As a result of the malfunctions, pilots responded with ground turnbacks in 27 percent of the three-month total of these maneuvers, with air turnbacks in 25 percent and rejected takeoffs in 14 percent. Most of the flights, 34 percent, were continued safely, the summary says.
Thai Airways experienced 44 bird strikes in the study period. Most bird strike cases, 27 reported, were caused by single, small birds, followed by single medium-size birds, 11 reported. “There were two bird strike cases in this quarter that caused damage to the aircraft,” the summary says. “In January, a medium-sized bird struck the middle of a nose radome and caused a crack. The other bird impact occurred in February, when the aircraft had to abort takeoff after hitting the single large bird and having the fan blades of engine no. 2 damaged and requiring its replacement.”
According to the department’s records, 41 percent of reported bird strikes occurred during the landing phase of flight, 30 percent during takeoff, 20 percent during approach and 9 percent during initial climb.
The Year After Air France 447
A report from the other side of the world provided a window into French aviation safety.2 The Direction Générale de l’Aviation Civile (DGAC) says that a single fatal accident occurred in French public transport aviation in 2010, the year following the loss of Air France 447. That accident involved an Écureuil AS 350 helicopter in the Antarctic; its pilot and three passengers were killed. Four airplane accidents involving French air carriers, three occurring in France, were nonfatal.3
“The fatal accident rate per million flight hours averaged over five years … came down to about 0.27, against 0.40 a year earlier,” the report says. “It is one of the best values recorded during the past 20 years.”
The report lists 17 serious incidents during the year involving French public transport aircraft that were investigated by the Bureau d’Enquêtes et d’Analyses (BEA). Five occurred during takeoff, five en route, three during approach, three while taxiing and one during landing. All but one occurred in France.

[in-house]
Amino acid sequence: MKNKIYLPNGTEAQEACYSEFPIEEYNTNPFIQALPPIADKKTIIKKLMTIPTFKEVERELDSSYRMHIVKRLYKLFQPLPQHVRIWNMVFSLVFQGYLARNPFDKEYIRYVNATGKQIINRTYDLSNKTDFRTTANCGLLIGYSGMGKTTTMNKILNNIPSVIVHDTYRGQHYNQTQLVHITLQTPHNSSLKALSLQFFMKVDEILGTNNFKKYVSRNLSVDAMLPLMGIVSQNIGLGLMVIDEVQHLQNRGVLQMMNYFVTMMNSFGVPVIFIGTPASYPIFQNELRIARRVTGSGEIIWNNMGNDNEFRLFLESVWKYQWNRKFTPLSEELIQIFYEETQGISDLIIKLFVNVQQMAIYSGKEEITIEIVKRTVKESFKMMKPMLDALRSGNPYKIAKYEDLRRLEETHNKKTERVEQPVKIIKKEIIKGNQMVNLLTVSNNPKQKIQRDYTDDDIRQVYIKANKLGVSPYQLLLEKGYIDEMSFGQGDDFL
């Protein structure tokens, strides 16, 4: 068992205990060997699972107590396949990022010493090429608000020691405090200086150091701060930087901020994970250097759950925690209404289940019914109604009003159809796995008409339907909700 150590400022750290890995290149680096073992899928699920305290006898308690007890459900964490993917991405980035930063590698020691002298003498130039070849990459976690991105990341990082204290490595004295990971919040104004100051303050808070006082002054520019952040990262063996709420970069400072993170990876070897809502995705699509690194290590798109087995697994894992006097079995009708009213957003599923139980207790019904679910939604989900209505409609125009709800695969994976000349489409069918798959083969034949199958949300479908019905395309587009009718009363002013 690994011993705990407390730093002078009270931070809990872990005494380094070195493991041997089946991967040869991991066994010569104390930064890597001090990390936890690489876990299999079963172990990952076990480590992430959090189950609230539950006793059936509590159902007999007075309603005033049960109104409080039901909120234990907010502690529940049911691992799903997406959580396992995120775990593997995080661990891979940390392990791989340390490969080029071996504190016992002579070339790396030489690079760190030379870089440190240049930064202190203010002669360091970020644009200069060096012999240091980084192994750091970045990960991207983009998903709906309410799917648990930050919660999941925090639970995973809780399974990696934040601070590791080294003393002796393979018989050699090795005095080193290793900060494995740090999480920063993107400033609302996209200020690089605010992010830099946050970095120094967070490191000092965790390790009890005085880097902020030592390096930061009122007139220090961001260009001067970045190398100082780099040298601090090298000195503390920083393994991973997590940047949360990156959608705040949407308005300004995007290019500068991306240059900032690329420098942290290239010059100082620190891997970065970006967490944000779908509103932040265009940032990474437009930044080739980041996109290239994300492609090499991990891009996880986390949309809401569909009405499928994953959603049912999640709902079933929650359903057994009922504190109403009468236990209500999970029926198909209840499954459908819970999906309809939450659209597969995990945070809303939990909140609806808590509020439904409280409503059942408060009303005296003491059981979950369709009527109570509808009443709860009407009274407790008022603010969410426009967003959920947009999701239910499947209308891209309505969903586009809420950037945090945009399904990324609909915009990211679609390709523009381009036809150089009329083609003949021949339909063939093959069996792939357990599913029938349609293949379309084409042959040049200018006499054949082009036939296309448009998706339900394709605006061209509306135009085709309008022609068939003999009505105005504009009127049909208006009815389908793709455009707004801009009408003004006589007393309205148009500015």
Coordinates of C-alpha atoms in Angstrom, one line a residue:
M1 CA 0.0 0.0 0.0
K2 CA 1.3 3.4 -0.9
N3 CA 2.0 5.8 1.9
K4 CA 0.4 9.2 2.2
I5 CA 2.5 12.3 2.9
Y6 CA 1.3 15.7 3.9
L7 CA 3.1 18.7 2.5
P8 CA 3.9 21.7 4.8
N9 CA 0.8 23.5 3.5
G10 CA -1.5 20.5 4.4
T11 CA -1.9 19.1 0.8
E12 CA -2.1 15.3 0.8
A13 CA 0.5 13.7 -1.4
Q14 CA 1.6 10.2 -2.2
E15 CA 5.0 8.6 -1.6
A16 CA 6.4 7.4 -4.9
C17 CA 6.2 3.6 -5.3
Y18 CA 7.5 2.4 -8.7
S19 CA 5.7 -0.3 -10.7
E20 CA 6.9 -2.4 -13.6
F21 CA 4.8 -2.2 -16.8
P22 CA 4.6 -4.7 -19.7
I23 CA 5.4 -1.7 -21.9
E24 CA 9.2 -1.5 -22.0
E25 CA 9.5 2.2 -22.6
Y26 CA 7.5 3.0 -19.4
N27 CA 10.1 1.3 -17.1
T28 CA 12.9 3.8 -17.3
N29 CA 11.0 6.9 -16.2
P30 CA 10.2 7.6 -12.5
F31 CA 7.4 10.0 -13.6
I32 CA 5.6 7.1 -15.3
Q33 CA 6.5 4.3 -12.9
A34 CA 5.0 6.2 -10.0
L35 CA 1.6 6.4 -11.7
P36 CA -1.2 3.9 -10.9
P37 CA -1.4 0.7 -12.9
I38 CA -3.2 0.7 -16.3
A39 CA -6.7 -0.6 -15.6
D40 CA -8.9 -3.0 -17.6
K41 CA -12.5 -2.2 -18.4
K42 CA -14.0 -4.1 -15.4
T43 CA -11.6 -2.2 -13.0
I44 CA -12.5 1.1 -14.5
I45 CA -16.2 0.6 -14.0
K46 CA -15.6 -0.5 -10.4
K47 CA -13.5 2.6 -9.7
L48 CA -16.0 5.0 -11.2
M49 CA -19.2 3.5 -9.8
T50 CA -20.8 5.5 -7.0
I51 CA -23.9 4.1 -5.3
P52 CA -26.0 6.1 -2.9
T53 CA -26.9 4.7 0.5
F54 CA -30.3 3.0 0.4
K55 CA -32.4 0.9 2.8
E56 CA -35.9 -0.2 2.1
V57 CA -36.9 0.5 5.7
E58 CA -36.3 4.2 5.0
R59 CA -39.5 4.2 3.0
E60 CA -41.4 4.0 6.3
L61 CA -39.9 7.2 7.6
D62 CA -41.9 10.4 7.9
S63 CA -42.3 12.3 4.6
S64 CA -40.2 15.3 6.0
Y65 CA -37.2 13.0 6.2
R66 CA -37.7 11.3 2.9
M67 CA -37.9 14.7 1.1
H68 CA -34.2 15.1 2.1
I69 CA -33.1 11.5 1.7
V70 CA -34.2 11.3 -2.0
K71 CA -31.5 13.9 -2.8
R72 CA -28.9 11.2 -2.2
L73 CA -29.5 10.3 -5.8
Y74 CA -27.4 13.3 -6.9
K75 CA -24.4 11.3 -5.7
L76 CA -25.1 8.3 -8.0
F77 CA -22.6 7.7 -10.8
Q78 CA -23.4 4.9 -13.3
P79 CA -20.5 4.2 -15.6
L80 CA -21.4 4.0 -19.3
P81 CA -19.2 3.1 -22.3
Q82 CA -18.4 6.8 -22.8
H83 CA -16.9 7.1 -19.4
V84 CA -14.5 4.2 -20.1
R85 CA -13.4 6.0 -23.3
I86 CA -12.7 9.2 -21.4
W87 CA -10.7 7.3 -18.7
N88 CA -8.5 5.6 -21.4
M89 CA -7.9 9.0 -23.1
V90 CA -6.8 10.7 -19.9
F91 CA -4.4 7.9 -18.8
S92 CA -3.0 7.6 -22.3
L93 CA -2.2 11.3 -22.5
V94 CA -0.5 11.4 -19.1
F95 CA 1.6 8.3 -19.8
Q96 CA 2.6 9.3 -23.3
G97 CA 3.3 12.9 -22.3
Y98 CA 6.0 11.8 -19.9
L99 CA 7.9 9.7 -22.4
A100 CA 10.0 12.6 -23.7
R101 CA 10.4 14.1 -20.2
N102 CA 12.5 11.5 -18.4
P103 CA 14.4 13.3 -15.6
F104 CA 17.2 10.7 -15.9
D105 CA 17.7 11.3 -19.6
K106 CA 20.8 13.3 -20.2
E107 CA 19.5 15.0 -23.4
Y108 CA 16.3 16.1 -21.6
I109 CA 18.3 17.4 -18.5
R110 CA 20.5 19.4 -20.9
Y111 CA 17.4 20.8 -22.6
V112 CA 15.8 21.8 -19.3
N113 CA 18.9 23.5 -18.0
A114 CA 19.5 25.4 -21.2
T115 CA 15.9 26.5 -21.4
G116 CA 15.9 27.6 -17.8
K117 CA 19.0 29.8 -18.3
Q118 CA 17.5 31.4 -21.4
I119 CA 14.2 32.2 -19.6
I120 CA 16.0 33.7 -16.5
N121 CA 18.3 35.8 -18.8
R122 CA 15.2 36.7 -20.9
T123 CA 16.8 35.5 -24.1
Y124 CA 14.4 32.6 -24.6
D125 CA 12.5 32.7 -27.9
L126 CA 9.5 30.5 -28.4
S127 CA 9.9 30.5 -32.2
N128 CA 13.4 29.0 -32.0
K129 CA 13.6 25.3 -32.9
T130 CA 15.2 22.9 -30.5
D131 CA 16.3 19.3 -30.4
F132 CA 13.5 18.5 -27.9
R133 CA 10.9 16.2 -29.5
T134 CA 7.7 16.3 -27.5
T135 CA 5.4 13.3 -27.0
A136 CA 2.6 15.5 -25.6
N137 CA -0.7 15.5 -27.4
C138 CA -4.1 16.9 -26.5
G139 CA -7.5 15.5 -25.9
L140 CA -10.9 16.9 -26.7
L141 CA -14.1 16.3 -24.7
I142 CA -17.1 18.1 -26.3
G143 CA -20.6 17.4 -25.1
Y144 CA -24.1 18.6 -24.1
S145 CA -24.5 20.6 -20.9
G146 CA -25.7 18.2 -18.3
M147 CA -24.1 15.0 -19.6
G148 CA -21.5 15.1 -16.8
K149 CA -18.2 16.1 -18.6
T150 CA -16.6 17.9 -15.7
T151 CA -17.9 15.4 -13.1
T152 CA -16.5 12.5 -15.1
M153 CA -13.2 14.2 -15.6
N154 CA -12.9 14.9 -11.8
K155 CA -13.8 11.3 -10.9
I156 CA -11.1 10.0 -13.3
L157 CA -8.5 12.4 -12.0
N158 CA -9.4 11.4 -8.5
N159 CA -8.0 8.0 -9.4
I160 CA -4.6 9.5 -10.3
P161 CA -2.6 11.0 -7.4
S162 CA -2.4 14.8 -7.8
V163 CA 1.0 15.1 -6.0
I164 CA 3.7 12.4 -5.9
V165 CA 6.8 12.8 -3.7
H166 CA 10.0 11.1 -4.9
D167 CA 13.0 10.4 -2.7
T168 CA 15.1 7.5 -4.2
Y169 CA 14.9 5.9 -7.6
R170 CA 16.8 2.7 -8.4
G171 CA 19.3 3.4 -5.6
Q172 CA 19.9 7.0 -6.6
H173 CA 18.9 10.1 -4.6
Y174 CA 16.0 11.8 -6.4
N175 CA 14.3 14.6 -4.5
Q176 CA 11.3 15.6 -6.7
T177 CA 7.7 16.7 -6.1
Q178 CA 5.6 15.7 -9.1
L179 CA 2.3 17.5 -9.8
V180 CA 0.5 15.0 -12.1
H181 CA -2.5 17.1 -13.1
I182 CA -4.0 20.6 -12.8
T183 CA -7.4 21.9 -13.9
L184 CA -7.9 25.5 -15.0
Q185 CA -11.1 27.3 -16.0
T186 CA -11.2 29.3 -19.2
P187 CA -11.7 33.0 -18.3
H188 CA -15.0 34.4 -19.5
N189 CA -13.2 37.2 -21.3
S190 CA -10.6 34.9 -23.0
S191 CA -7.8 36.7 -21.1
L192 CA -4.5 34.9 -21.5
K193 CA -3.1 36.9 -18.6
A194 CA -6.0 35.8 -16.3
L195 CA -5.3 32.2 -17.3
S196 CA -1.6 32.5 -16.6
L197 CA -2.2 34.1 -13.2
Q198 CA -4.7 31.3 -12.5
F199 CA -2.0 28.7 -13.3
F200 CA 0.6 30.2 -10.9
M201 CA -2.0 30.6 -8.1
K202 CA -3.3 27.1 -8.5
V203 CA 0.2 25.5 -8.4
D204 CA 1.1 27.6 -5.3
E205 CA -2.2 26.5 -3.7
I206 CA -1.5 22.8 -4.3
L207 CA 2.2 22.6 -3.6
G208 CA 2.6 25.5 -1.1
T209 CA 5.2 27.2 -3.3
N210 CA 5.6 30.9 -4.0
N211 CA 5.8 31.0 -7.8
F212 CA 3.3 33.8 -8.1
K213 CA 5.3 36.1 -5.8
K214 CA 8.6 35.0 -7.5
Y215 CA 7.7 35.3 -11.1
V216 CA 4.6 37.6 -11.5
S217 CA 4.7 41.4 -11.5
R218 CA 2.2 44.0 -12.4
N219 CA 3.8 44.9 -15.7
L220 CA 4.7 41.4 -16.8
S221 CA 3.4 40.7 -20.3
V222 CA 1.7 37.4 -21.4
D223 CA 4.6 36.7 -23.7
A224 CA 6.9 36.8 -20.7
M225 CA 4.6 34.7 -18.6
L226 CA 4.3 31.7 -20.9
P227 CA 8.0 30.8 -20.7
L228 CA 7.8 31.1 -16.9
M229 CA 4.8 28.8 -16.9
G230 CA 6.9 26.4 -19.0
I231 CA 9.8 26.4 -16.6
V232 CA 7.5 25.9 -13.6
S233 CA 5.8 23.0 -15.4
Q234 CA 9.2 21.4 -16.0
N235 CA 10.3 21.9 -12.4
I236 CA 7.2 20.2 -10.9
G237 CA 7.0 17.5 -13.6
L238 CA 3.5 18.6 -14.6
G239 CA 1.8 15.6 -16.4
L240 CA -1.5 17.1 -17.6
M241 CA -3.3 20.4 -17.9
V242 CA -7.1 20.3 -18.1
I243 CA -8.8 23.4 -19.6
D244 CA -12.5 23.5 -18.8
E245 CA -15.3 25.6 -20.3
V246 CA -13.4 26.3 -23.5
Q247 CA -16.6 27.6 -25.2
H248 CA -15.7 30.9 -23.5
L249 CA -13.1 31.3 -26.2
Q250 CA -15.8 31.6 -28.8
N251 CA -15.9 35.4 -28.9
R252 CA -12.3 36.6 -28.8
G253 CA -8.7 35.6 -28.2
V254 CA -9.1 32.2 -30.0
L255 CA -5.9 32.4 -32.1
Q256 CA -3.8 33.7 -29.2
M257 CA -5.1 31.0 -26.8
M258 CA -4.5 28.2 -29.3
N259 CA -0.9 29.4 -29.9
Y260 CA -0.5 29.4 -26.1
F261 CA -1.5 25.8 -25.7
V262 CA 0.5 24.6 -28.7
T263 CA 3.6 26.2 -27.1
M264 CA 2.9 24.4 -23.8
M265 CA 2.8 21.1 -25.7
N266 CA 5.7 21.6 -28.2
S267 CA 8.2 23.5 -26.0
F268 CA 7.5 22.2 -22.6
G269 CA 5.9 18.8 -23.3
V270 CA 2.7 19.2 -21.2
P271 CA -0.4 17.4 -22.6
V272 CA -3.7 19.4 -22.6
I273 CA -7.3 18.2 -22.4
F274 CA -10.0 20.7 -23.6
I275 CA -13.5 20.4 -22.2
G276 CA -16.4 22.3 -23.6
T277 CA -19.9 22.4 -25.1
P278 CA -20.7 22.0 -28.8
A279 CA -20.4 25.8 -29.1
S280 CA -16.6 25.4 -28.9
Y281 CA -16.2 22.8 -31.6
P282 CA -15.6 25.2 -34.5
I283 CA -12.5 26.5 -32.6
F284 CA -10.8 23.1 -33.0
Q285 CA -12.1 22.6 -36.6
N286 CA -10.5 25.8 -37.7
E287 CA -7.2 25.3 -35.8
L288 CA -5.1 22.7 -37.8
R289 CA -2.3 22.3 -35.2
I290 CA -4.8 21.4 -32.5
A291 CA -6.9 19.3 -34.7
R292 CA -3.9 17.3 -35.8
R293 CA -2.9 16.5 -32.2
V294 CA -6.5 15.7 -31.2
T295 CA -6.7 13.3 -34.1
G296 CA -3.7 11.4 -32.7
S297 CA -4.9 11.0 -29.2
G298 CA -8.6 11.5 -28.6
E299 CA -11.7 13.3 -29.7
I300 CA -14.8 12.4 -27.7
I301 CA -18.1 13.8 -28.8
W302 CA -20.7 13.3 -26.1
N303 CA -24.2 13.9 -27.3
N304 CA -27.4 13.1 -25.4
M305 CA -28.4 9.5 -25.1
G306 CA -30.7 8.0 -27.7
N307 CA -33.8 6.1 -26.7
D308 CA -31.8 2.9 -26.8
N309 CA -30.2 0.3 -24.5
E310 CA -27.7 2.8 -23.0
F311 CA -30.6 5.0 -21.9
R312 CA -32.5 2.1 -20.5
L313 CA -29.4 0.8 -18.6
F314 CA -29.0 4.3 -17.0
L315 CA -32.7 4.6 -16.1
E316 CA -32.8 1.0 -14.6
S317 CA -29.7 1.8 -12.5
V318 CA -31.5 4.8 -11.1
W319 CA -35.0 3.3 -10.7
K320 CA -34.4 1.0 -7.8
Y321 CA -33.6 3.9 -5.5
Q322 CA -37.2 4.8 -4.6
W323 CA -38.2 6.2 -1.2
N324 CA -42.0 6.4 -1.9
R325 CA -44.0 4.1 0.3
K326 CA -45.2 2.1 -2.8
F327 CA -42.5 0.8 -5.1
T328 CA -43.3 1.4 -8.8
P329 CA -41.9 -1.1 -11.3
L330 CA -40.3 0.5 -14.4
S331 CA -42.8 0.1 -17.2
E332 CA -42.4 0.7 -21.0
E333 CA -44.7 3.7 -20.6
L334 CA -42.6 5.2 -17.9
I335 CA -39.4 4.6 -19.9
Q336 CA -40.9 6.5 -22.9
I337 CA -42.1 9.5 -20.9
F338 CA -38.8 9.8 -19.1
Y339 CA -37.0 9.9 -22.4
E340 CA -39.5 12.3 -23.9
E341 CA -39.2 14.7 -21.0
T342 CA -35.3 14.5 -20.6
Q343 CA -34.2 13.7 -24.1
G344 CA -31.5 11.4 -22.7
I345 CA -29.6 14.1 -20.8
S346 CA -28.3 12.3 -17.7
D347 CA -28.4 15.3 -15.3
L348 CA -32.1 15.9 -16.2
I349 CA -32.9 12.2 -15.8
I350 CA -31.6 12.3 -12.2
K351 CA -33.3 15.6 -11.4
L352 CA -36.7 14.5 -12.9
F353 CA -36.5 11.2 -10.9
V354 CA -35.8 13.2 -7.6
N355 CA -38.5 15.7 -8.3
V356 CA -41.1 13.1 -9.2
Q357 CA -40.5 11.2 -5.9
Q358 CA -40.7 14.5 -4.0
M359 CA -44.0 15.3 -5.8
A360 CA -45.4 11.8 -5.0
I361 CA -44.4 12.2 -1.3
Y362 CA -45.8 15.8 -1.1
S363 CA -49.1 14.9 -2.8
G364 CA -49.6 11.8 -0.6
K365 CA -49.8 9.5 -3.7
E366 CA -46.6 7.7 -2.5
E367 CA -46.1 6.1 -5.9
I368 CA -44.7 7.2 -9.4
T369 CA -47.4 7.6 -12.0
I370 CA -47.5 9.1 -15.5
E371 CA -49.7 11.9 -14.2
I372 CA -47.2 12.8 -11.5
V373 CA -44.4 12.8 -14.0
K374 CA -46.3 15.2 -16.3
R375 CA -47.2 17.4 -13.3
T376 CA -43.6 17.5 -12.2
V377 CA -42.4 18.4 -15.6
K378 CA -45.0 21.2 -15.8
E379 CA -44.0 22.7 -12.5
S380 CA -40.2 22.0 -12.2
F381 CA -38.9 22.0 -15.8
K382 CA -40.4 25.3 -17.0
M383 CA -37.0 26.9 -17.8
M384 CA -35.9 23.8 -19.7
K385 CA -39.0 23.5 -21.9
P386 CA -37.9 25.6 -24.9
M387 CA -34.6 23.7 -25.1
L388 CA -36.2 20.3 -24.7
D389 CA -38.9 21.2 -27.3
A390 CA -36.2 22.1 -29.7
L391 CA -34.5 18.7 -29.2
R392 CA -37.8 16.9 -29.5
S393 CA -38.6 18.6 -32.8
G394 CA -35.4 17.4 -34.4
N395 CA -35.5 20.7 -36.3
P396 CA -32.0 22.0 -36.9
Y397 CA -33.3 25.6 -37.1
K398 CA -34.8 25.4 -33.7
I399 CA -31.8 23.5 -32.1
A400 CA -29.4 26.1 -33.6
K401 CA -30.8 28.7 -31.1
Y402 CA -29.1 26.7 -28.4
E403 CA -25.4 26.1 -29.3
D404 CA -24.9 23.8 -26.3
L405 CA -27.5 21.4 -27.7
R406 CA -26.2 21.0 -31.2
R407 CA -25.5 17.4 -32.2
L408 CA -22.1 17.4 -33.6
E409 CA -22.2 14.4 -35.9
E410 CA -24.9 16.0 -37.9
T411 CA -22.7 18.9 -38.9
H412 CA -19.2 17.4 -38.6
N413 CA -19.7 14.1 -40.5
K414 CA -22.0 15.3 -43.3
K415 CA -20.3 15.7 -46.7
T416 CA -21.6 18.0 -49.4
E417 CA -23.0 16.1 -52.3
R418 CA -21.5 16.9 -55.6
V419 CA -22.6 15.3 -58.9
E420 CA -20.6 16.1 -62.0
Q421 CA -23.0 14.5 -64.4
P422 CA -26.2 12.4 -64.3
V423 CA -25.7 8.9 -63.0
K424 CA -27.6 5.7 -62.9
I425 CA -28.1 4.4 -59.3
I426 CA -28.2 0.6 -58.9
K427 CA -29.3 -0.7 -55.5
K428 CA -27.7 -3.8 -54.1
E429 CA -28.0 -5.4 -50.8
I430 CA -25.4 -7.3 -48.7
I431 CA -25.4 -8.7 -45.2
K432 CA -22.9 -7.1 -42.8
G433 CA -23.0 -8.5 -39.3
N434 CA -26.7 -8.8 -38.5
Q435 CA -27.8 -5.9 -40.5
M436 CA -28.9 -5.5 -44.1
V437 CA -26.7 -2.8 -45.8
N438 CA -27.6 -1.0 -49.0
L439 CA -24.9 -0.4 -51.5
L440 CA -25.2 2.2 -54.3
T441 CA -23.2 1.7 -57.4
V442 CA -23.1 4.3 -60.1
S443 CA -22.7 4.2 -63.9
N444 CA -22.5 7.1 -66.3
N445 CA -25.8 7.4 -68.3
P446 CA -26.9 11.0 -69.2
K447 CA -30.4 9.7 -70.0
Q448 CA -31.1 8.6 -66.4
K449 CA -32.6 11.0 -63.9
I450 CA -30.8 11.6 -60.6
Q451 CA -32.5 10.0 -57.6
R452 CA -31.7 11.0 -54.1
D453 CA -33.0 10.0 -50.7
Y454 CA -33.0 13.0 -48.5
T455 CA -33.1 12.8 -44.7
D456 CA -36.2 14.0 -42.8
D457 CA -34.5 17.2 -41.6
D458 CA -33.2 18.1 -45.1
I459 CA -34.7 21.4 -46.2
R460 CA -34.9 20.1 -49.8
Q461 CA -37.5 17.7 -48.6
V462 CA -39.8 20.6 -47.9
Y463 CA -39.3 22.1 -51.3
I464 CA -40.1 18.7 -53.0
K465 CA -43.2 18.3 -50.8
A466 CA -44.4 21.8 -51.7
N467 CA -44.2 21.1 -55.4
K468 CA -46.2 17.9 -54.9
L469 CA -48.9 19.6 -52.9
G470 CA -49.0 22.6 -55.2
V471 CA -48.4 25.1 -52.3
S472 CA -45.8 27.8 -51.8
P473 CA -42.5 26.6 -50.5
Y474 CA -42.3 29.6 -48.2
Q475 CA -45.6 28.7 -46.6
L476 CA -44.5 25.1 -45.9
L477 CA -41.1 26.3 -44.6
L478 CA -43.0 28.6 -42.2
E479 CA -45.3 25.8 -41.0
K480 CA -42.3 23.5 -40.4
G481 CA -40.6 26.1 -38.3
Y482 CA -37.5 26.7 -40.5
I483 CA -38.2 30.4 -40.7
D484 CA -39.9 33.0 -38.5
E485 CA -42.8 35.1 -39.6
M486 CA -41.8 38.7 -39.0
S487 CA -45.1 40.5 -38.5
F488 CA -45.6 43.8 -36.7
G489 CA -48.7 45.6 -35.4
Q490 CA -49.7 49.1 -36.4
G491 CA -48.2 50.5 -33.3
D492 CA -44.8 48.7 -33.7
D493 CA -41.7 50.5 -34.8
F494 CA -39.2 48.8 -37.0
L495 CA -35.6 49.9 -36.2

Between 2001 and 2010, the BEA investigated 10 fatal accidents in French public transport, with 283 total fatalities. “The average annual number of fatal accidents was one during the period, with values ranging from zero to two,” the report says.4 In two years, 2004 and 2008, no one died in French public transport aviation accidents, and there was only one fatality each year in 2003 and 2005.
Accidents from 2000 through 2010 were categorized according to the U.S. Commercial Aviation Safety Team-International Civil Aviation Organization (ICAO) taxonomy. Among fatal accidents, the most frequent category was “loss of control–in flight,” followed closely by “ground handling,” “unknown or undetermined,” and “controlled flight into terrain.”
The most frequent category of non-fatal accidents was “abnormal runway contact,” followed by “turbulence encounter.”
The BEA investigated two accidents, both non-fatal, and eight incidents involving non-French air carriers in 2010.
- Thai Airways, Flight Safety Investigation Department. “Statistical Summary of Air Safety Reports,” Thai Flight Safety Information Volume 31(3), July–September 2011. The data concern only Thai Airways flights, not other air carriers operating in Thailand, and are based on written reports by pilots.
- DGAC. “Rapport sur la Sécurité Aérienne — 2010.” In French only. Available on the Internet at <bit.ly/cyT7TN>.
- Airplane accident data concerned airplanes with more than 19 seats. Accident and incident definitions are based on ICAO Annex 13, Aircraft Accident and Incident Investigation.
- The additional accidents shown in the chart for 2010, besides those mentioned, involved balloons.